Monday, September 8, 2008

The Territories in the North West of Canada


Yes indeed! That little figure perched on the edge of the waterfall is none other than yours truly. Although I was nicknamed "Abel" after Abel Tasman the explorer, by my travel companion Goran.

Last week, Goran and I did a major road trip. We explored the North West Territories and some parts of Alberta. To do this, we drove more than 6000 km in 7 days. From Vancouver we headed east towards Banff, then Jasper followed by the northern part of Alberta. The trick is to top off your fuel tank every chance you get, as fuel opportunities are few and far between.

The weirdest thing happened in northern Alberta. As we did not buy an Alberta map, we went by a very coarse scale (1:1000000) overview map of BC which showed part of Alberta as well. Only major cities like Vancouver, Victoria and such were printed on this map. And also a place called "Steen River". If a place shows up on a 1:1000000 map, surely, it must be a sizable large community. Well, I just checked in google maps, it is not even listed there. I think it is abandoned, or maybe only inhabited a small part of the year. We had to backtrack to High Level to get more fuel, and a motel.

Canada is composed of Provinces (like BC) and Territories (like Yukon). One of the territories must have been so insignificant, they did not even bother to properly name it. It's name is simply "North West Territories". It's as big as the half of Europe, but with only 50000 inhabitants, many of which live in Yellowknife which was our destination. After merely one night in Yellowknife, our trip home started.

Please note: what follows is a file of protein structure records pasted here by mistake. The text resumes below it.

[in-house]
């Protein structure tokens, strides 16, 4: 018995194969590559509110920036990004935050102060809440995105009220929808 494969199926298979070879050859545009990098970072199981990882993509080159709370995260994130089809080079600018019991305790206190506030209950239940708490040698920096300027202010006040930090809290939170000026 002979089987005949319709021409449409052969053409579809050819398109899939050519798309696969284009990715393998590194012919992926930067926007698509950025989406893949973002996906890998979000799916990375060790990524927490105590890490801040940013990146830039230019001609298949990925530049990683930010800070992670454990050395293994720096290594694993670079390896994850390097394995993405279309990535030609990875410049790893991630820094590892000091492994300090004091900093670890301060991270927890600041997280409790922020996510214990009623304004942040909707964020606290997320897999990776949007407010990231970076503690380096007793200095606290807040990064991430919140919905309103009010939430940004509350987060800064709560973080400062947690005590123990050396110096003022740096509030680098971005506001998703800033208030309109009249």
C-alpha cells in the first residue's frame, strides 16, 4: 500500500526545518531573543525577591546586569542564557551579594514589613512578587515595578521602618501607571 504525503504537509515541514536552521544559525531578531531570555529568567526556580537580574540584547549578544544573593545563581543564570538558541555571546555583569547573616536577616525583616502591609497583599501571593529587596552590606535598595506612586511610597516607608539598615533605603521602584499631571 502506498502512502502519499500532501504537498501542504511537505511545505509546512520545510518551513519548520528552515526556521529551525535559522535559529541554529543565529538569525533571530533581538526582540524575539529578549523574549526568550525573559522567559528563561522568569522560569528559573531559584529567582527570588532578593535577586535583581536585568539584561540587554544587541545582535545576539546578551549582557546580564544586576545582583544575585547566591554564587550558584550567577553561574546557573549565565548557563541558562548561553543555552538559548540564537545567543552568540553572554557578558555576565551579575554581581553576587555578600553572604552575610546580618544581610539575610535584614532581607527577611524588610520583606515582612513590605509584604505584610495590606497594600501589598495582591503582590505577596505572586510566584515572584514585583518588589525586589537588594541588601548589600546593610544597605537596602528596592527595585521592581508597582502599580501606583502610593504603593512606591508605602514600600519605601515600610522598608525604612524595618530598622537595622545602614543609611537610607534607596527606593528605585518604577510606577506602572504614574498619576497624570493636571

There are not many roads in North West Territories. The few they have are often littered with potholes, or just gravel roads. Some of them are winter-only roads, because they use frozen rivers as roads there. Transport of choice is the bush plane, or boat plane.

We took a side trip, over the Alaska Highway to Liard Springs. It was recommended by us by Brent, the owner of the Bannockland B&B we stayed in while we were in Fort Simpson. Fort Simpson was very remote, only reachable by air of ferry. The people have it hard here. There is a grocery store, but it did not have any fresh produce, other than some spoiled strawberries, and two carrots, imagine that.

Our trip was in the spirit of: "It's about the Journey not the Destination". And during our journey we saw some impressive sights and wild life. We encountered Bison, Moose, Cariboo, Wolves, Black Bears, Foxes and Squirels. Especially the Alaska Highway to Liard is of stunning beauty. Some call it "the arguably most scenic ride in North America". We tend to agree. And the locals told us: "Oh, you will be back, all of them do."

1 comment:

Brasto said...

..een prachtige foto van een wel zeer fraai stukje wildernis...Je zwemdiploma zal niet helpen en je duikerservaring evenmin. Ik zou zeggen kijk eens achter je of er geen boomstronk wordt meegevoerd die je van je rotspuntje zwiept.

Je zult wel steeds meer bewondering hebben gekregen voor de pioniers die hier nog niet zo lang geleden de zaak hebben verkend en opgebouwd. Het lijkt me wel eens lekker om 6000 km niet in de files te staan en geen stoplichten tegen te komen.
Werkt de GSM daar wel? en komt de Wegenwacht ook langs?

Een echte tocht voor ontdekkers... Amsterdam-Peking is de volgende uitdaging?